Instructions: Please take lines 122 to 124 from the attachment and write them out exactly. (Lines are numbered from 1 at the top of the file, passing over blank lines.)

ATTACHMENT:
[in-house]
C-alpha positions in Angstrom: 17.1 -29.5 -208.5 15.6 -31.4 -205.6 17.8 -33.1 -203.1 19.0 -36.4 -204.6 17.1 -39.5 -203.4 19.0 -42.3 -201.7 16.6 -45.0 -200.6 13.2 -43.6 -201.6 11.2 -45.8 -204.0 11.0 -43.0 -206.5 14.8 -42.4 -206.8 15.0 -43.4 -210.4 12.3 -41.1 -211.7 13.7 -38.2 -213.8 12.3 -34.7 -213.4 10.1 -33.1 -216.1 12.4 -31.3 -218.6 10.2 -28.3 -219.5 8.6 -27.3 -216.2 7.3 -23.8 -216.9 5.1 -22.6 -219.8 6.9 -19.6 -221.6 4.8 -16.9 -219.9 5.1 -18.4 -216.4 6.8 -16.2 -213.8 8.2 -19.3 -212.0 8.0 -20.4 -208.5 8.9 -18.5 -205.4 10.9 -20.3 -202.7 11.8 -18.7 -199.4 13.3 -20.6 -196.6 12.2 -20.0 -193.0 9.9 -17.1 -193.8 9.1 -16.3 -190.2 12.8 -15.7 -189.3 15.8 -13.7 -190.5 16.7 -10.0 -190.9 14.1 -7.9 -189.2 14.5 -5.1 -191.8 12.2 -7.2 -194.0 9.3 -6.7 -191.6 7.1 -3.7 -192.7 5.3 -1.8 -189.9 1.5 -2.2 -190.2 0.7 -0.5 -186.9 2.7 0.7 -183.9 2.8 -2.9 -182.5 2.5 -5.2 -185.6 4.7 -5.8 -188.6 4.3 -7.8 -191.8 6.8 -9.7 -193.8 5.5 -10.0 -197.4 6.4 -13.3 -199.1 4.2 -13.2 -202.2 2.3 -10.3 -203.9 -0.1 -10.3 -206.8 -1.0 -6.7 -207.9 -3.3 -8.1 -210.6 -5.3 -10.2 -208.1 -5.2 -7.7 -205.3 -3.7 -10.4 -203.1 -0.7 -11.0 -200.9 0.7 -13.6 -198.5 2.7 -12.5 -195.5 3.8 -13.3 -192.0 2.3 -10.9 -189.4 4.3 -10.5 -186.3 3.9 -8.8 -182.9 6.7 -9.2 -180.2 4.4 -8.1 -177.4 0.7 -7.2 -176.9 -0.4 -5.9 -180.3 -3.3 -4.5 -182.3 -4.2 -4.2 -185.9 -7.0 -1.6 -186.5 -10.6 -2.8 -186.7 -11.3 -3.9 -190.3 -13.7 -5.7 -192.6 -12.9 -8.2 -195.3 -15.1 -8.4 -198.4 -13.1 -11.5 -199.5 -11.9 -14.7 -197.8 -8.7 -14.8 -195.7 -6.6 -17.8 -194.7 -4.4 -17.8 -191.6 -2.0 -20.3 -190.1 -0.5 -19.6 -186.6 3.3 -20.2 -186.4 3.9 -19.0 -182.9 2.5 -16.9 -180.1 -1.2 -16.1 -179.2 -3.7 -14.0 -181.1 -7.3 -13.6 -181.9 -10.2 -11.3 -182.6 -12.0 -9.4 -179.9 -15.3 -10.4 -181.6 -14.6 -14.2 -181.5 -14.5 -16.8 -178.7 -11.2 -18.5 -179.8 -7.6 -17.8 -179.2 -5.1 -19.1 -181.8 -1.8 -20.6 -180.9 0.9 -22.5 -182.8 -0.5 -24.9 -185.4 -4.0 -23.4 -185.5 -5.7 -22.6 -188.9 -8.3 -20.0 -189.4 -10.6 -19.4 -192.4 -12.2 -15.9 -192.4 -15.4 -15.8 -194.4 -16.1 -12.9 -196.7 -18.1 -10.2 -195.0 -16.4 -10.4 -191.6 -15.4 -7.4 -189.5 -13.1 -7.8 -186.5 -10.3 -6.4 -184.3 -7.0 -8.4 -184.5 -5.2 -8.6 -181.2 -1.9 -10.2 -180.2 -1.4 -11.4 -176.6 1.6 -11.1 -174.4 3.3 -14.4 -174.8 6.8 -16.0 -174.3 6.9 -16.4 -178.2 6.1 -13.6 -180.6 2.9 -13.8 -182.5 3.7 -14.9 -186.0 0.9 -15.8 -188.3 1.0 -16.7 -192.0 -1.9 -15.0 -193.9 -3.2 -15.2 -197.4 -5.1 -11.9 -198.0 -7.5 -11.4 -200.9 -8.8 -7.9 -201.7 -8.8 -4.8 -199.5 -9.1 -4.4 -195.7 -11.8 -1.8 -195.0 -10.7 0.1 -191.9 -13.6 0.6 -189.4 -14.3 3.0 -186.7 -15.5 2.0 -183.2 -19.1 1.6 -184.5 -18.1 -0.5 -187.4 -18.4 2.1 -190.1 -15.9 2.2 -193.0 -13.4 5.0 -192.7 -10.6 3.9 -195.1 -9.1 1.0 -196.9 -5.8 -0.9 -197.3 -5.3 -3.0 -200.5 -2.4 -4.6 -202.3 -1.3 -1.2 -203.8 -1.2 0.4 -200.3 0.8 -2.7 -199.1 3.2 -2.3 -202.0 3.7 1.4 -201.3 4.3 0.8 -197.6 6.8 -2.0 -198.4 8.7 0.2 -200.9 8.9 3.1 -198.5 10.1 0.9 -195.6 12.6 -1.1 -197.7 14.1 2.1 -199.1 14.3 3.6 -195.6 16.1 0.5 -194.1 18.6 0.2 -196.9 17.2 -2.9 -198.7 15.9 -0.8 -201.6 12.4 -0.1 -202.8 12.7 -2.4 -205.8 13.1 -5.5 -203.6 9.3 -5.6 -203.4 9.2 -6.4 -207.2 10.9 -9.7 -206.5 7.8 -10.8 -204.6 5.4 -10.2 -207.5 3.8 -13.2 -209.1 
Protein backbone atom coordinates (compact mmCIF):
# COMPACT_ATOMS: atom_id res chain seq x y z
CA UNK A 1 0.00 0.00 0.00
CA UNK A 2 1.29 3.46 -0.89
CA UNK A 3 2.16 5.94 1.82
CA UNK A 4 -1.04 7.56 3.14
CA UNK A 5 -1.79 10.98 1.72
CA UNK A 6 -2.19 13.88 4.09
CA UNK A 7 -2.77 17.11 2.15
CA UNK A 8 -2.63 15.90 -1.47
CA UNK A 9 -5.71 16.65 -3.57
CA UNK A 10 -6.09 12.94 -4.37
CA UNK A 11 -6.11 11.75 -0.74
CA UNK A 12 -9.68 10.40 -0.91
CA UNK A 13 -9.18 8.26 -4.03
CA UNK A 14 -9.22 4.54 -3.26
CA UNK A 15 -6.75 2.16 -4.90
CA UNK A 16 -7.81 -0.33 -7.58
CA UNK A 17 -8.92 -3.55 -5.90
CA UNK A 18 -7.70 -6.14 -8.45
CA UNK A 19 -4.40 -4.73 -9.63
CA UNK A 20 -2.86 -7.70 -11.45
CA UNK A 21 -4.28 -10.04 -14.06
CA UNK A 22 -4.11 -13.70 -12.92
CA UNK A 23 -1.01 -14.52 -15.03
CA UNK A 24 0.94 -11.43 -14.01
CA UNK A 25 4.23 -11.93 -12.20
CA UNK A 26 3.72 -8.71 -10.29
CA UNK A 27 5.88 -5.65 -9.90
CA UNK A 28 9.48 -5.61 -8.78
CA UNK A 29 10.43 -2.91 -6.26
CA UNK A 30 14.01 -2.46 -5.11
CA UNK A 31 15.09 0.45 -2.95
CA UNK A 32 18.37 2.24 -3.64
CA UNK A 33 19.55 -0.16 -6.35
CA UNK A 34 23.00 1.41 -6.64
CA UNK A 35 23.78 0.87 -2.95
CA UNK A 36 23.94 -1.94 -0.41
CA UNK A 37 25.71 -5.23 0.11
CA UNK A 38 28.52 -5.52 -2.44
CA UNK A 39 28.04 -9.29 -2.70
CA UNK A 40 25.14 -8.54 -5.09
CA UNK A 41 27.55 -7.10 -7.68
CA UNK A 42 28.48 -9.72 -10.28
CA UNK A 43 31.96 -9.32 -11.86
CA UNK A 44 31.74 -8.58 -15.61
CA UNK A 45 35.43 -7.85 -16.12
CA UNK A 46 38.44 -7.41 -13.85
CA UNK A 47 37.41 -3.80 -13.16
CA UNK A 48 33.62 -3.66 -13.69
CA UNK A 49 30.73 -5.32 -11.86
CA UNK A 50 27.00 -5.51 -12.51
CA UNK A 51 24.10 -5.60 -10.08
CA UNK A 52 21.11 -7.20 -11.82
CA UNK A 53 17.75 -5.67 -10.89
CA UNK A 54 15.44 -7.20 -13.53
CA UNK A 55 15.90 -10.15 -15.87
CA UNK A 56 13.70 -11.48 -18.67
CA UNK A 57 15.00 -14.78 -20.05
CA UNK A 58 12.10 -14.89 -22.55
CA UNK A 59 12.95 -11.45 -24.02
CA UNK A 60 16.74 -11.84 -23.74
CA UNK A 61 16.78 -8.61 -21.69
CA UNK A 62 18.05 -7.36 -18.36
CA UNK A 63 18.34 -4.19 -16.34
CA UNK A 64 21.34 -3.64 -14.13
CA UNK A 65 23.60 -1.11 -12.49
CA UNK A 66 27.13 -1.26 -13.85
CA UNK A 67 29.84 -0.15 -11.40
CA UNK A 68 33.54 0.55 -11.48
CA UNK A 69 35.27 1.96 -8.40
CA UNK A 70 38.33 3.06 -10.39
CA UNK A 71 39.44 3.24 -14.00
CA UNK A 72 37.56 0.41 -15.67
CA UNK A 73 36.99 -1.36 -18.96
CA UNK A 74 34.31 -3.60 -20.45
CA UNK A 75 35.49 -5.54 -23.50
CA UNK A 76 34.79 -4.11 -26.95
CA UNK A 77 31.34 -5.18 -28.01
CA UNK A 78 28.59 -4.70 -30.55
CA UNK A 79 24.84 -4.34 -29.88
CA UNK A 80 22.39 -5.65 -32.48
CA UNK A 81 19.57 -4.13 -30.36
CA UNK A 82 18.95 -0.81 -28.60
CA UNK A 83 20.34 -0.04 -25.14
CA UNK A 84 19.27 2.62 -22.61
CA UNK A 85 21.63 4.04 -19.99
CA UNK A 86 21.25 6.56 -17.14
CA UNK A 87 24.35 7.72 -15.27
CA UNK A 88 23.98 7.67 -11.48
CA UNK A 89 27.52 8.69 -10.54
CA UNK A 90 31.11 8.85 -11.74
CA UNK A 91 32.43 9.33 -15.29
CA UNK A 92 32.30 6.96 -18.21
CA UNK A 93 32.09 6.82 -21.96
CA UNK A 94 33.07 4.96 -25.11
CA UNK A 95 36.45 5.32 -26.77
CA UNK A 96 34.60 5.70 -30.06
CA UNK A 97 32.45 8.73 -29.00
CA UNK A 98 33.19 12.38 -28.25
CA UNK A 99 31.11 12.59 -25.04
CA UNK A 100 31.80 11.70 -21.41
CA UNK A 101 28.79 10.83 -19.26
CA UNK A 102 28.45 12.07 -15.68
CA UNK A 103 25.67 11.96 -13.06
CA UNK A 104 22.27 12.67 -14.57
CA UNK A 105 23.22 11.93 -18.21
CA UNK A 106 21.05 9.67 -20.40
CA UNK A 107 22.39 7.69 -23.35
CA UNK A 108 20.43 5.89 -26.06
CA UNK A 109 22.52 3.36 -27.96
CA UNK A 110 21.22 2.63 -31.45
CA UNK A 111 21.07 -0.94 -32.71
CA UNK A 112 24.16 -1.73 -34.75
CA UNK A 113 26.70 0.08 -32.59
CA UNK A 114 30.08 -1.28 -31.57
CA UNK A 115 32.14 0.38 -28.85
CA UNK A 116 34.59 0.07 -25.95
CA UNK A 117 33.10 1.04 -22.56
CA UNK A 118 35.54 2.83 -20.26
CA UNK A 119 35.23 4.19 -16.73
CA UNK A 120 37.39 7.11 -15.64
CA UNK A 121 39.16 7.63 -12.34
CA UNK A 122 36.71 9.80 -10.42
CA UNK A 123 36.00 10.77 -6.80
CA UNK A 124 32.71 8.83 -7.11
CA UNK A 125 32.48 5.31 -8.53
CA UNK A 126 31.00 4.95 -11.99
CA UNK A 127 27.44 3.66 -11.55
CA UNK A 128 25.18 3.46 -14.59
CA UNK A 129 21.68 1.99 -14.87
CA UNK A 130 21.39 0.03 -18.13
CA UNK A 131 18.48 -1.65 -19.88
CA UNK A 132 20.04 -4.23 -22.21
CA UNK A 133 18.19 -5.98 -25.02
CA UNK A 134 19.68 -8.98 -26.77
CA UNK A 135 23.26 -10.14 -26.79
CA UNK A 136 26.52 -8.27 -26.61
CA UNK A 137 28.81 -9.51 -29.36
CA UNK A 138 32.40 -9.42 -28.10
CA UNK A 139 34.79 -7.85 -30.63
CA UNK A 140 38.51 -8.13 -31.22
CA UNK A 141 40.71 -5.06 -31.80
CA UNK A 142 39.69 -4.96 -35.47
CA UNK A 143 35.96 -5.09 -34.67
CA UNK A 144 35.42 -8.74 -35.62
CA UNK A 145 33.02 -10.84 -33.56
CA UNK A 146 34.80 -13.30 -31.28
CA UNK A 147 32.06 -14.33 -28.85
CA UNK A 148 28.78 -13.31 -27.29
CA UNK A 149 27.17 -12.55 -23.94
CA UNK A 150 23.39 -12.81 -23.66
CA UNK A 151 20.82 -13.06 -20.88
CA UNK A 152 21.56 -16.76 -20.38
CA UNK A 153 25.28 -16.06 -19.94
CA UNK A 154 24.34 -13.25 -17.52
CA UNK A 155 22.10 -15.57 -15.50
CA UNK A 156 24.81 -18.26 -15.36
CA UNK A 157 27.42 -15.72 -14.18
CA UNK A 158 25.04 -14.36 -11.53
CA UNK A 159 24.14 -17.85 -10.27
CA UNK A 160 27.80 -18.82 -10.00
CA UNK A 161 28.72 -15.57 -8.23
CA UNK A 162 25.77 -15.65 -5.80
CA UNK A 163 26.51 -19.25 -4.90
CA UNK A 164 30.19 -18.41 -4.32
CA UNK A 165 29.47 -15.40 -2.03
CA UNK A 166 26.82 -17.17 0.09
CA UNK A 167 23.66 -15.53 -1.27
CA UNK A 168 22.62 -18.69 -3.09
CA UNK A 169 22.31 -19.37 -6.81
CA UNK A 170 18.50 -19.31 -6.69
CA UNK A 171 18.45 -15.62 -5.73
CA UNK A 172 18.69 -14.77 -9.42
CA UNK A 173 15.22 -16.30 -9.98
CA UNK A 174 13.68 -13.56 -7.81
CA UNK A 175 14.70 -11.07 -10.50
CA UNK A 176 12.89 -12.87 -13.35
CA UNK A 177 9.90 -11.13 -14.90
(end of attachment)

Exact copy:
CA UNK A 118 35.54 2.83 -20.26
CA UNK A 119 35.23 4.19 -16.73
CA UNK A 120 37.39 7.11 -15.64